Monday, May 26, 2014

Demos – Showing Too Much: The Curse of the New Capability

Have you ever found yourself saying, “No, sorry, we don’t have the capability yet…” in demo after demo after demo?  That can be painful, particularly when you know it is something considered important by many of your prospects and customers.

Interestingly, however, a Great Demo! Workshop participant recently pointed out that once that capability is finally implemented, there is a very strong tendency to include it in every subsequent demo, whether it is of interest to the prospect or not! 

The result, of course, can make demos too long and appear too complicated.  The moral?  Treat every demo with every customers as a new situation – and focus on the Specific Capabilities needed by that prospect (whether or not they include that new capability).

Sunday, May 18, 2014

Logging In As “Admin” – Failure to Suspend Disbelief…

What are we telling our customers when we log in as “Admin”?  Given that one of our objectives in a demo is to “suspend disbelief”, an “Admin” login is telling the customer that the session won’t be real – it won’t reflect what typical users would see – and anything that is obviously fake hurts our cause.  Instead of “Admin”, I’d suggest that you choose a more user-oriented, realistic login (like your own name), whenever possible.

Sunday, May 11, 2014

Difficulties in Demonstrating Toolkit and Toolbox Software

Many organizations don’t describe their offerings as complete applications, but rather as toolkits or toolboxes – and very often struggle to find effective ways to demonstrate them and communicate value.  Toolkit offerings enable enormous flexibility, but may demand an ability to visualize what end deliverables might resonate with specific customers.

Consider the following toolkit list of components:
·         - The intelligent NXT features 32-bit microprocessor, a large matrix display, 4 input and 3 output ports, and Bluetooth and USB communication link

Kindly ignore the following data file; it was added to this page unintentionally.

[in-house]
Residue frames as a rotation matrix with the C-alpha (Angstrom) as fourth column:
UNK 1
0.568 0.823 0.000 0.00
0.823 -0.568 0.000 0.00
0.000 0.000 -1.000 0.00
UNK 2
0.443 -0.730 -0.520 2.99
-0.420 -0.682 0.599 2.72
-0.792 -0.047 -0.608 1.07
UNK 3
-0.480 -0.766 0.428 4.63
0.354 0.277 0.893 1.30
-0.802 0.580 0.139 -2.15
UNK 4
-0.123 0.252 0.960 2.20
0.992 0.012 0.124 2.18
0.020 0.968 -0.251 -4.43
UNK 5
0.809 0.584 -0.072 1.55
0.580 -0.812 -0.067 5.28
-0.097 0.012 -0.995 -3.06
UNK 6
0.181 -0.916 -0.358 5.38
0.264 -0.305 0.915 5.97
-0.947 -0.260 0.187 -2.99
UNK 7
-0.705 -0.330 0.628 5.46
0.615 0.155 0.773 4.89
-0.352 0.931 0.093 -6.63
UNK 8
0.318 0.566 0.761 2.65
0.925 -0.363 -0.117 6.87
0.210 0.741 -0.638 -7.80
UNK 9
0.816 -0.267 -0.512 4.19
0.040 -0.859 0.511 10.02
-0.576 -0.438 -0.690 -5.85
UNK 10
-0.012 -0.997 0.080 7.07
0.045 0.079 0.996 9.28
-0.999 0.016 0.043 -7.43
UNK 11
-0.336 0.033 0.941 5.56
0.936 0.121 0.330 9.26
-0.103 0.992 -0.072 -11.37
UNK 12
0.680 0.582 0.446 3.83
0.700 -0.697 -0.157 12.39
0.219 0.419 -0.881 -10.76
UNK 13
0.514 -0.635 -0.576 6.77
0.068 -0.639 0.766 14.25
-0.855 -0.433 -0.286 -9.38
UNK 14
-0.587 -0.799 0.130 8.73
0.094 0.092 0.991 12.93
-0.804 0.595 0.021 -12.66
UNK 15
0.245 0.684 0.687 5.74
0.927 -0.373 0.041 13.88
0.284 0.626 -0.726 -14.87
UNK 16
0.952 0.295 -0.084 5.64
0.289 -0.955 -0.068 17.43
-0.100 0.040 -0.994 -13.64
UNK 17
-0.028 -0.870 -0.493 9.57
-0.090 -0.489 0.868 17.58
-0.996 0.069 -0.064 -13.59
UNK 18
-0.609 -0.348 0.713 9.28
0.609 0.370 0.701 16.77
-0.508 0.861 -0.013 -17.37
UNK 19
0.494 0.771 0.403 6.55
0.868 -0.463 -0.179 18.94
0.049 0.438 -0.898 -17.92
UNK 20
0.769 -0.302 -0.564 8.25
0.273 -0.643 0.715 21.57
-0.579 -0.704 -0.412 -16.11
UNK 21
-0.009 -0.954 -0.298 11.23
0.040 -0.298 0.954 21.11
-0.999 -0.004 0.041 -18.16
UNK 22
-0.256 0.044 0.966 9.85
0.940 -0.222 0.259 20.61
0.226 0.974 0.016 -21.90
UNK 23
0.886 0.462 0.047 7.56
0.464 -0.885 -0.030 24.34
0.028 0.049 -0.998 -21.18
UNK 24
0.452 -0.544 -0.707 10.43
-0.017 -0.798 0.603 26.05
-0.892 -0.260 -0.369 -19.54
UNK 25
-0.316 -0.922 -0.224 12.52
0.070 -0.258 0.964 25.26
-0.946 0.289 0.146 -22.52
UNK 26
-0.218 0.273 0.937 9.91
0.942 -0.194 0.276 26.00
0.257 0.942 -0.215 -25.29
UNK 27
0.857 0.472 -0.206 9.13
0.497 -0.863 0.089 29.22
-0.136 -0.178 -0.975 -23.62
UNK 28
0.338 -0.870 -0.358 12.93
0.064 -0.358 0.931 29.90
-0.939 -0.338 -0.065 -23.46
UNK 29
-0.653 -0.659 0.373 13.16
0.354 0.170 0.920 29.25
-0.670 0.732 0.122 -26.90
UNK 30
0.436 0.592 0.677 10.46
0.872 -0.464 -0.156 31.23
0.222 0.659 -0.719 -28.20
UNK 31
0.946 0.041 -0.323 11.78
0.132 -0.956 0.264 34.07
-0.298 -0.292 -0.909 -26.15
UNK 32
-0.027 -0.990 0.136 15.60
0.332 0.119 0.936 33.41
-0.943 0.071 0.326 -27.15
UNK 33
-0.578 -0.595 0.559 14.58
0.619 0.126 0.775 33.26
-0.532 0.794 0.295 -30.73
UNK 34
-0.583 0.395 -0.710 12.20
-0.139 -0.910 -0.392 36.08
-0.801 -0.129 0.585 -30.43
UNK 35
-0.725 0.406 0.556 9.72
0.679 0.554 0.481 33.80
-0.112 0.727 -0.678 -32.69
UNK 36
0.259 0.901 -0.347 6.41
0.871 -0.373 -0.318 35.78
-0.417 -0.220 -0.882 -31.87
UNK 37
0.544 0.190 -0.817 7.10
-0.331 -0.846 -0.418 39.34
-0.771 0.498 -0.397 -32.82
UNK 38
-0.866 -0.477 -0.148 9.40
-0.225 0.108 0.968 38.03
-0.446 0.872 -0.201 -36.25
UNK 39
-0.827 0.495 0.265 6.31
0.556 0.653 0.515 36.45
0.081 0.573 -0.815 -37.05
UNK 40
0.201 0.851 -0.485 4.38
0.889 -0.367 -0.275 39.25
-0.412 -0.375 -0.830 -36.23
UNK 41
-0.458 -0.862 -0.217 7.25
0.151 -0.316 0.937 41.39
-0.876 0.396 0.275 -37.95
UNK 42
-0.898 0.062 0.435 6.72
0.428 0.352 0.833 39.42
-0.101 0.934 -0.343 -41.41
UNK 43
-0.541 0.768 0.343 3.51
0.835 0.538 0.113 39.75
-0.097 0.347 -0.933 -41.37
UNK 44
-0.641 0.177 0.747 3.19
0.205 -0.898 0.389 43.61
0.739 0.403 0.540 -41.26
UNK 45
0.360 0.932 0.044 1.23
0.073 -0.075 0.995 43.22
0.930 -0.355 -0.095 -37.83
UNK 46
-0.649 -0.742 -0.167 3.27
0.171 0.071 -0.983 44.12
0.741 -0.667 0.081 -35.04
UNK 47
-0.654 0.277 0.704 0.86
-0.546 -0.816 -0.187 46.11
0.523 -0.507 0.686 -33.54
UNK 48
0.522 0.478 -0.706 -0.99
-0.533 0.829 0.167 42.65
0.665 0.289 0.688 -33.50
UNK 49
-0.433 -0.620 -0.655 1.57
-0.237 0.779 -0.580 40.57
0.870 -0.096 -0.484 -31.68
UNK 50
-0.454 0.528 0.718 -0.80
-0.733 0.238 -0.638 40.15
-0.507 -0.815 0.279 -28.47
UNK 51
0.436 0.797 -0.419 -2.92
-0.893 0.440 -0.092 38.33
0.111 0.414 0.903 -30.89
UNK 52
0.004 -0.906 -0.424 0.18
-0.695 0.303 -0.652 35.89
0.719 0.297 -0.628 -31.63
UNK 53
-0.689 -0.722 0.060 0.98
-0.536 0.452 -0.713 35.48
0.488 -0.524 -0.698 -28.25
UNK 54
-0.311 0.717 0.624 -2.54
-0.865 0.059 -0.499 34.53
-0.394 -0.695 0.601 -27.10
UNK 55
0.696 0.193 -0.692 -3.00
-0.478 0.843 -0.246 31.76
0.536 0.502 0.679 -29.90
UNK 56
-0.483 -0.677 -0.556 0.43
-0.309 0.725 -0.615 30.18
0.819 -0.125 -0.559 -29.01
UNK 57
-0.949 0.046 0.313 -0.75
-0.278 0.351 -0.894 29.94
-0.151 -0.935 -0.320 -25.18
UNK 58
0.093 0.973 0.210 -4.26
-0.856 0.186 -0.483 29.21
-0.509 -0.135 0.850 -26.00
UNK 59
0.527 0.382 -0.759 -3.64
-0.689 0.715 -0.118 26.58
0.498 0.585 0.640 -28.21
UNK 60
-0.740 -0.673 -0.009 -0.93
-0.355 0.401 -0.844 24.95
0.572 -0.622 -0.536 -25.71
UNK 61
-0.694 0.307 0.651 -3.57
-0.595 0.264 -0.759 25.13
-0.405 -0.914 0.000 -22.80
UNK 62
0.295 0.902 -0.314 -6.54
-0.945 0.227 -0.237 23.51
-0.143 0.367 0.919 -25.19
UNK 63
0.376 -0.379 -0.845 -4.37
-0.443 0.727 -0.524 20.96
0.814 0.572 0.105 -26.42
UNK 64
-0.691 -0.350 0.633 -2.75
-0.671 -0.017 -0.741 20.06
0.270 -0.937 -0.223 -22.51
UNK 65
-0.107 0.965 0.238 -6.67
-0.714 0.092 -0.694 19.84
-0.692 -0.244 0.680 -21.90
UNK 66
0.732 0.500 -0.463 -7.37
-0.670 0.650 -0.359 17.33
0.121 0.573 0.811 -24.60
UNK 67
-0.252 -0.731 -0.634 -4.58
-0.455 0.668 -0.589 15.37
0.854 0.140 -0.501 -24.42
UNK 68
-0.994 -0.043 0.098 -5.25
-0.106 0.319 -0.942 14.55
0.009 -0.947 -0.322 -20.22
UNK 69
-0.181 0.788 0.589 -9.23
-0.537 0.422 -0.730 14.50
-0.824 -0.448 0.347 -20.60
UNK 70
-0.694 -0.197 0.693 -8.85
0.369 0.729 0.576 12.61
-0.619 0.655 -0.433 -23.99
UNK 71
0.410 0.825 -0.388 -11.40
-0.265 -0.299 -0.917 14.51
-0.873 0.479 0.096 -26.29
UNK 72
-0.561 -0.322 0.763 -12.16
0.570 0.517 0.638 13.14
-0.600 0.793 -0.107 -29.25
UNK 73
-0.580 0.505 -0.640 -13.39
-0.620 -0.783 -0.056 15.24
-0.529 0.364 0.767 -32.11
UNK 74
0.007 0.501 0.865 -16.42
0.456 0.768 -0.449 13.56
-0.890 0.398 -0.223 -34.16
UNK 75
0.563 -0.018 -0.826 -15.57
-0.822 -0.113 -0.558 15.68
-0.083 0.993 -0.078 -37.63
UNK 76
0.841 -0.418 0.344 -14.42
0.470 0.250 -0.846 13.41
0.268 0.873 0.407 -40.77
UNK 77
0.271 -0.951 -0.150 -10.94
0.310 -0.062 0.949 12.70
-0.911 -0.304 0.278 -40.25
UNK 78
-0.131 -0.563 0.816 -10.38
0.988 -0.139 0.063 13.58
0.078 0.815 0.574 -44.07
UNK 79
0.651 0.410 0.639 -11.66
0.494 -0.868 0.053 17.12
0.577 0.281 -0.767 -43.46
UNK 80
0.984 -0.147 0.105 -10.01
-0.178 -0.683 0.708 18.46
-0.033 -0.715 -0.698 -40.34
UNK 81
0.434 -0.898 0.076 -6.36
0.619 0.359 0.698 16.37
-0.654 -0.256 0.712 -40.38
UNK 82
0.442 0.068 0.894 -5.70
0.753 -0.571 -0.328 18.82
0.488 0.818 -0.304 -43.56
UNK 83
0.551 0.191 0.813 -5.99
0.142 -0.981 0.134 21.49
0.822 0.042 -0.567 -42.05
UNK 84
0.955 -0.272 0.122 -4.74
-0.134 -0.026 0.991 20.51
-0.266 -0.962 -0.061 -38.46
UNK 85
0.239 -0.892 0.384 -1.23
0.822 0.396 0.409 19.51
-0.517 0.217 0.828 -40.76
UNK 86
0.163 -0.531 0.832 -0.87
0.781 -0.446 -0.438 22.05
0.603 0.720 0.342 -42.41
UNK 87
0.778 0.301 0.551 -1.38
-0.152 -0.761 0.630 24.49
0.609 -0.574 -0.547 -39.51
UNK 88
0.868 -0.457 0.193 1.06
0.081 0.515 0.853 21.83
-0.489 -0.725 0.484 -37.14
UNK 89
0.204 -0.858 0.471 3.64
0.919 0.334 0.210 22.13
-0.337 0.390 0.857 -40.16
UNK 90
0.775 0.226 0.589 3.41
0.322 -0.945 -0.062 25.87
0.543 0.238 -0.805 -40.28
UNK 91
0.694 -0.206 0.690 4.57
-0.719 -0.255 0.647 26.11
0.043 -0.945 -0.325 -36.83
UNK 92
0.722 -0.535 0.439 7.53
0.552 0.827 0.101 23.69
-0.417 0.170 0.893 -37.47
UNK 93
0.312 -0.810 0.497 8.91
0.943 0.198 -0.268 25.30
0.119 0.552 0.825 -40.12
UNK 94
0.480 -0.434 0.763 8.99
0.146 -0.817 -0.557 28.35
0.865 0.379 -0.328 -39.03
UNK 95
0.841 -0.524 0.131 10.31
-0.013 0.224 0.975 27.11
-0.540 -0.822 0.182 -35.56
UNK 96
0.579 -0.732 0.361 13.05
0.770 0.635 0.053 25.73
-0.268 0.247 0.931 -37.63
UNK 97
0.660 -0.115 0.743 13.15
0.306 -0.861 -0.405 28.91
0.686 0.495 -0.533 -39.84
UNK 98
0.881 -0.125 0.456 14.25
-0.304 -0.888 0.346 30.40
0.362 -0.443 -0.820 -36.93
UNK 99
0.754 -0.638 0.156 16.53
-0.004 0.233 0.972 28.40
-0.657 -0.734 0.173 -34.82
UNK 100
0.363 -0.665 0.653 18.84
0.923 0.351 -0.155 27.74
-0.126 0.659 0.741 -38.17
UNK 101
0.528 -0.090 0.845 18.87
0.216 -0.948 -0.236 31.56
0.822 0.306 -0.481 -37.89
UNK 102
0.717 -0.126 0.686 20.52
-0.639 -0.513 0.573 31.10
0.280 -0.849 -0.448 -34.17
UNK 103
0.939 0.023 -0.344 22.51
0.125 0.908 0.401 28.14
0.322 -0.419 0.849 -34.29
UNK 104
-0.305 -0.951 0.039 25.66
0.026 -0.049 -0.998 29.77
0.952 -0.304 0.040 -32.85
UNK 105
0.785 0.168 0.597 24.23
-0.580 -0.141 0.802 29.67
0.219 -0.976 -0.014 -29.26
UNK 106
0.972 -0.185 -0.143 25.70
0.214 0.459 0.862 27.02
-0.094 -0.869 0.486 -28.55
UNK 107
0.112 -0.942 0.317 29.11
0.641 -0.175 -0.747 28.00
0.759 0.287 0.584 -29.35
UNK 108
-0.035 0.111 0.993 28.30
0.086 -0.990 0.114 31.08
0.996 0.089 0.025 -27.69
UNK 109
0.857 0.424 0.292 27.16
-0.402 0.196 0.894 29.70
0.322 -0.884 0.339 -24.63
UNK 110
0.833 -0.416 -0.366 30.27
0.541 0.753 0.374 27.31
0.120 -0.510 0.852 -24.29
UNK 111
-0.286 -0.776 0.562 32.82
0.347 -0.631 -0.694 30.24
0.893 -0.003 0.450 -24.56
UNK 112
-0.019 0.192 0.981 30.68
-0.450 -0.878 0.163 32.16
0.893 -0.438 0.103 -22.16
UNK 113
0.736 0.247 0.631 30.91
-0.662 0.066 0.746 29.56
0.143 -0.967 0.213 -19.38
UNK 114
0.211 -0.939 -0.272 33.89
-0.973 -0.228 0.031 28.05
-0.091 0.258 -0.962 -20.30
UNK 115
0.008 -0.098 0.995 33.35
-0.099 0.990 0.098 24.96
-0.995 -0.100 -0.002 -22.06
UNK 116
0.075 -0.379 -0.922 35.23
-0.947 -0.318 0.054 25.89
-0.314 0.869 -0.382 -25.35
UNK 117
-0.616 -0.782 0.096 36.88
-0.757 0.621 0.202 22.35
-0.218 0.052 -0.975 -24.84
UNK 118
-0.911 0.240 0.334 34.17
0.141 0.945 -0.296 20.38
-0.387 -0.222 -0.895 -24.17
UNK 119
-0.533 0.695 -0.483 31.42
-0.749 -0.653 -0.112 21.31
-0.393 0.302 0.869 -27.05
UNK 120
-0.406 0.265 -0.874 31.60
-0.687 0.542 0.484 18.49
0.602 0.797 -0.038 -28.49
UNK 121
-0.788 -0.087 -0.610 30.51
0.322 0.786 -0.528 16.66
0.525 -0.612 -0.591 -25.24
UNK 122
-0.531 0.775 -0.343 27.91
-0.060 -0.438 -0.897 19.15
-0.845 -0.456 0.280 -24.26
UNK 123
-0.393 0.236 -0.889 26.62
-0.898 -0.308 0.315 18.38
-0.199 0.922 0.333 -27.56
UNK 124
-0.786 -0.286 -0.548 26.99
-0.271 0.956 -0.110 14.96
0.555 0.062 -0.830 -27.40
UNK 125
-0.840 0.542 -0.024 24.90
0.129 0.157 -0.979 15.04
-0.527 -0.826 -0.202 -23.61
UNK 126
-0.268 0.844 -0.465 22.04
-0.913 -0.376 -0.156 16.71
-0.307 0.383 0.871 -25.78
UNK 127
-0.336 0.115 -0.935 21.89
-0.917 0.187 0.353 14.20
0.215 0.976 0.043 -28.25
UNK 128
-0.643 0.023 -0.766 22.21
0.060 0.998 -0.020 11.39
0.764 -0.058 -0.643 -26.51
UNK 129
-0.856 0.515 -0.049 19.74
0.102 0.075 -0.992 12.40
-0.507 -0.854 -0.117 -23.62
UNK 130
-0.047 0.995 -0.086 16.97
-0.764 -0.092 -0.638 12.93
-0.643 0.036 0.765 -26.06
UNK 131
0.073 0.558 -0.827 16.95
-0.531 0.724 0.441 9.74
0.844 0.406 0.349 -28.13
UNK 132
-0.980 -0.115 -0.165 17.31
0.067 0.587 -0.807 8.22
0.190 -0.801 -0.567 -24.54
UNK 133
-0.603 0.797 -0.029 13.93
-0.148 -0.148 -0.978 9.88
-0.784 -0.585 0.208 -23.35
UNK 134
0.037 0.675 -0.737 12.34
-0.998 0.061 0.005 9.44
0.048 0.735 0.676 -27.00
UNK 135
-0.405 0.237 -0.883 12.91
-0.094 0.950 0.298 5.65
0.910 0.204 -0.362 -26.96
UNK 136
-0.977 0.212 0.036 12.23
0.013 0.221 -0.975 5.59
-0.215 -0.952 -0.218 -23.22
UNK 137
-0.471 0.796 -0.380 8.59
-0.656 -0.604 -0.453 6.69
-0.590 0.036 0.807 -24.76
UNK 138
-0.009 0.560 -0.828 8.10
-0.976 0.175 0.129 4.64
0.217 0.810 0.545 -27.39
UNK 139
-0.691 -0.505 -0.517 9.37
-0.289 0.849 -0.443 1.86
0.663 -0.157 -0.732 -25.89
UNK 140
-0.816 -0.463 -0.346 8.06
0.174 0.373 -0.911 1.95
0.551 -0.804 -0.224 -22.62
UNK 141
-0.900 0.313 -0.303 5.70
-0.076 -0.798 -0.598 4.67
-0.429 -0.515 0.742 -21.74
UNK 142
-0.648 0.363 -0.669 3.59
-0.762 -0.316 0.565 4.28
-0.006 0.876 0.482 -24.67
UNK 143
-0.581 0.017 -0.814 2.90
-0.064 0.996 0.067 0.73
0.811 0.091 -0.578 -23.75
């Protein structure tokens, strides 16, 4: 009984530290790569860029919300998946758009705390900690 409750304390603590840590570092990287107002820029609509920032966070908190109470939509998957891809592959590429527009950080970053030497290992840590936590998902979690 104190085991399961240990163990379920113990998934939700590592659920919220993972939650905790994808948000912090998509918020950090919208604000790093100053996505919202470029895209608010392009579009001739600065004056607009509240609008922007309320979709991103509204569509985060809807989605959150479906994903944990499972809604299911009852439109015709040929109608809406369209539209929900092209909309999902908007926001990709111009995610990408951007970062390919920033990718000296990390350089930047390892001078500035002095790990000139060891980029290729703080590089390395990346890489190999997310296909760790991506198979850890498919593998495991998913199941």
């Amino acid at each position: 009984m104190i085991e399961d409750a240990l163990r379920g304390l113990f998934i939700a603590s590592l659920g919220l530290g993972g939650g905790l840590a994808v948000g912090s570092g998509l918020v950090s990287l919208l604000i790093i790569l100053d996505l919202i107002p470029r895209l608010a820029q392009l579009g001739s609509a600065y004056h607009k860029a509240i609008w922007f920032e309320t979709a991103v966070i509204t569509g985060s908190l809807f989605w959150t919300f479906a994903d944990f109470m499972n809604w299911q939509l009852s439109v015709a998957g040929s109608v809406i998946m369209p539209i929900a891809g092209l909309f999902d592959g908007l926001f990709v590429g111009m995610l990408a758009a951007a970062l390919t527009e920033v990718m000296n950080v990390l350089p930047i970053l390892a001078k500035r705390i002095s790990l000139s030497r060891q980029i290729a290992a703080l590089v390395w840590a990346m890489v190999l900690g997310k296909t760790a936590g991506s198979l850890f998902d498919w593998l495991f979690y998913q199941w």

·         - Three interactive servo motors
·         - Four sensors: Ultrasonic Sensor, 2 Touch Sensors and the all-new Color Sensor
·         - Color Sensor has triple functionality: distinguishes colors and light settings, and functions as a lamp
·         - Easy-to-use software (PC and Mac) with icon-based drag-and-drop programming and 16 fun building and programming challenges
·         - All the elements (612 pieces) you need
·         - Personalize with the Sound and Icon editors
·         - Share your project files with your friends with the Pack-N-Go project packager
·         - Batteries not included

What could you build with this?  What solutions does this enable – what problems does it address?  Pretty tough!

We can take a lesson from a toy company:  Lego.  These folks have taken the concept of “a pile of bricks” – a toolkit– to a wonderful array of tangible, easy-to-envision deliverables.  For example, the toolkit listed above is the components listing for Lego’s Mindstorms robots“The NXT generation of buildable, programmable robots is here!”

And how does Lego help their customers visualize the end result?  They use Illustrations of the (very cool) robots that the kit can build.  Check them out here:

These same ideas can be applied to Vision Generation demos for toolkit and toolbox software:  generate and present Illustrations of high-probability end-results that your tools can build – and present them as examples for further exploration and discussion.